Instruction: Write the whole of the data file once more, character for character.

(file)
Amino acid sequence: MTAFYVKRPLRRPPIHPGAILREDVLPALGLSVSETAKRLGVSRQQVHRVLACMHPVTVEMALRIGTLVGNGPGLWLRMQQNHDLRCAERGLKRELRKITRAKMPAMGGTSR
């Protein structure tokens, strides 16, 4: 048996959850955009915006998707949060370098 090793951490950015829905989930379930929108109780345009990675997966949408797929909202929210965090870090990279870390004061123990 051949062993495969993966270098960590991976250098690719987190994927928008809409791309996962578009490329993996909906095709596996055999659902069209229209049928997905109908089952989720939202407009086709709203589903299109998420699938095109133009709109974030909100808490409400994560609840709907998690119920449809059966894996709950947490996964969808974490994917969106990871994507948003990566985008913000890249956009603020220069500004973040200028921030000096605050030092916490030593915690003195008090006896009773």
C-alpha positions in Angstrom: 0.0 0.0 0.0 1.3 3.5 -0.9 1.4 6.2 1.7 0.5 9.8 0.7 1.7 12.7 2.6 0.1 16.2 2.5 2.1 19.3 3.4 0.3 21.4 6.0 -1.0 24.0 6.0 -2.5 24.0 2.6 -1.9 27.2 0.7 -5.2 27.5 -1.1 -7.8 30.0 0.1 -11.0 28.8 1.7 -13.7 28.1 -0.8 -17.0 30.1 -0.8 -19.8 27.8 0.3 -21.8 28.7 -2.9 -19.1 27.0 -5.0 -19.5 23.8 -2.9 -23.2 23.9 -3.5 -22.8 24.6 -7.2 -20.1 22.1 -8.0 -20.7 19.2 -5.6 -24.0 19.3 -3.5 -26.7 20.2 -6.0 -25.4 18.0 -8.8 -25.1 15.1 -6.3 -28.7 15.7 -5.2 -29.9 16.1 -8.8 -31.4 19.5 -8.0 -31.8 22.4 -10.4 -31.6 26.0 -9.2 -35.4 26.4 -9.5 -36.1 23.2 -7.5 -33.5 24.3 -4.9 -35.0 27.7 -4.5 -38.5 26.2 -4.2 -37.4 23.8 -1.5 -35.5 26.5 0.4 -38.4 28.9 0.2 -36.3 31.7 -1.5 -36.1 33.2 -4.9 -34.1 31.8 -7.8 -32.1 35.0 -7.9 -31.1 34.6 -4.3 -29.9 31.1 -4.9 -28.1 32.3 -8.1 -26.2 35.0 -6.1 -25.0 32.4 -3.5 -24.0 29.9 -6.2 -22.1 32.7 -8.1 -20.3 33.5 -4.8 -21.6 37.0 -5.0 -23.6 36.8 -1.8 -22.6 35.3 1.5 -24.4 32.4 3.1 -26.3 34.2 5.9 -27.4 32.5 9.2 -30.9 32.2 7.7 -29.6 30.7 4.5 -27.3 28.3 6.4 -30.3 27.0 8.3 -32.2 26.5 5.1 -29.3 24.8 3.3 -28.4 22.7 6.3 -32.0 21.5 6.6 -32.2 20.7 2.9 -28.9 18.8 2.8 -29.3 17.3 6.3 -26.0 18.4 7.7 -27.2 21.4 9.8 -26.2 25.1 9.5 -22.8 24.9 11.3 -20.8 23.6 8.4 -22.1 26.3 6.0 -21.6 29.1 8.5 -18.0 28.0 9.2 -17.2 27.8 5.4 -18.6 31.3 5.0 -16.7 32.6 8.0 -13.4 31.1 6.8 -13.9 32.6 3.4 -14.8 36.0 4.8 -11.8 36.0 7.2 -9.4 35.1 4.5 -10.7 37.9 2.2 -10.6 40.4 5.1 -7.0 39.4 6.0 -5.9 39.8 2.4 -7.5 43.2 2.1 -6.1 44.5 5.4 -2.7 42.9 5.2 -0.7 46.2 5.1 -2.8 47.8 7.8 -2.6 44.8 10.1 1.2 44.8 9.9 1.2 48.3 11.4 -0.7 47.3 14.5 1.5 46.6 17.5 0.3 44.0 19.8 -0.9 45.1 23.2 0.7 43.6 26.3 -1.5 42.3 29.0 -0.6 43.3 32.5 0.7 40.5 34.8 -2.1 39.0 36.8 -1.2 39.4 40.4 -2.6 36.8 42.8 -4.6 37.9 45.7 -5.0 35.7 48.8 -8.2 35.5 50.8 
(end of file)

Amino acid sequence: MTAFYVKRPLRRPPIHPGAILREDVLPALGLSVSETAKRLGVSRQQVHRVLACMHPVTVEMALRIGTLVGNGPGLWLRMQQNHDLRCAERGLKRELRKITRAKMPAMGGTSR
């Protein structure tokens, strides 16, 4: 048996959850955009915006998707949060370098 090793951490950015829905989930379930929108109780345009990675997966949408797929909202929210965090870090990279870390004061123990 051949062993495969993966270098960590991976250098690719987190994927928008809409791309996962578009490329993996909906095709596996055999659902069209229209049928997905109908089952989720939202407009086709709203589903299109998420699938095109133009709109974030909100808490409400994560609840709907998690119920449809059966894996709950947490996964969808974490994917969106990871994507948003990566985008913000890249956009603020220069500004973040200028921030000096605050030092916490030593915690003195008090006896009773």
C-alpha positions in Angstrom: 0.0 0.0 0.0 1.3 3.5 -0.9 1.4 6.2 1.7 0.5 9.8 0.7 1.7 12.7 2.6 0.1 16.2 2.5 2.1 19.3 3.4 0.3 21.4 6.0 -1.0 24.0 6.0 -2.5 24.0 2.6 -1.9 27.2 0.7 -5.2 27.5 -1.1 -7.8 30.0 0.1 -11.0 28.8 1.7 -13.7 28.1 -0.8 -17.0 30.1 -0.8 -19.8 27.8 0.3 -21.8 28.7 -2.9 -19.1 27.0 -5.0 -19.5 23.8 -2.9 -23.2 23.9 -3.5 -22.8 24.6 -7.2 -20.1 22.1 -8.0 -20.7 19.2 -5.6 -24.0 19.3 -3.5 -26.7 20.2 -6.0 -25.4 18.0 -8.8 -25.1 15.1 -6.3 -28.7 15.7 -5.2 -29.9 16.1 -8.8 -31.4 19.5 -8.0 -31.8 22.4 -10.4 -31.6 26.0 -9.2 -35.4 26.4 -9.5 -36.1 23.2 -7.5 -33.5 24.3 -4.9 -35.0 27.7 -4.5 -38.5 26.2 -4.2 -37.4 23.8 -1.5 -35.5 26.5 0.4 -38.4 28.9 0.2 -36.3 31.7 -1.5 -36.1 33.2 -4.9 -34.1 31.8 -7.8 -32.1 35.0 -7.9 -31.1 34.6 -4.3 -29.9 31.1 -4.9 -28.1 32.3 -8.1 -26.2 35.0 -6.1 -25.0 32.4 -3.5 -24.0 29.9 -6.2 -22.1 32.7 -8.1 -20.3 33.5 -4.8 -21.6 37.0 -5.0 -23.6 36.8 -1.8 -22.6 35.3 1.5 -24.4 32.4 3.1 -26.3 34.2 5.9 -27.4 32.5 9.2 -30.9 32.2 7.7 -29.6 30.7 4.5 -27.3 28.3 6.4 -30.3 27.0 8.3 -32.2 26.5 5.1 -29.3 24.8 3.3 -28.4 22.7 6.3 -32.0 21.5 6.6 -32.2 20.7 2.9 -28.9 18.8 2.8 -29.3 17.3 6.3 -26.0 18.4 7.7 -27.2 21.4 9.8 -26.2 25.1 9.5 -22.8 24.9 11.3 -20.8 23.6 8.4 -22.1 26.3 6.0 -21.6 29.1 8.5 -18.0 28.0 9.2 -17.2 27.8 5.4 -18.6 31.3 5.0 -16.7 32.6 8.0 -13.4 31.1 6.8 -13.9 32.6 3.4 -14.8 36.0 4.8 -11.8 36.0 7.2 -9.4 35.1 4.5 -10.7 37.9 2.2 -10.6 40.4 5.1 -7.0 39.4 6.0 -5.9 39.8 2.4 -7.5 43.2 2.1 -6.1 44.5 5.4 -2.7 42.9 5.2 -0.7 46.2 5.1 -2.8 47.8 7.8 -2.6 44.8 10.1 1.2 44.8 9.9 1.2 48.3 11.4 -0.7 47.3 14.5 1.5 46.6 17.5 0.3 44.0 19.8 -0.9 45.1 23.2 0.7 43.6 26.3 -1.5 42.3 29.0 -0.6 43.3 32.5 0.7 40.5 34.8 -2.1 39.0 36.8 -1.2 39.4 40.4 -2.6 36.8 42.8 -4.6 37.9 45.7 -5.0 35.7 48.8 -8.2 35.5 50.8 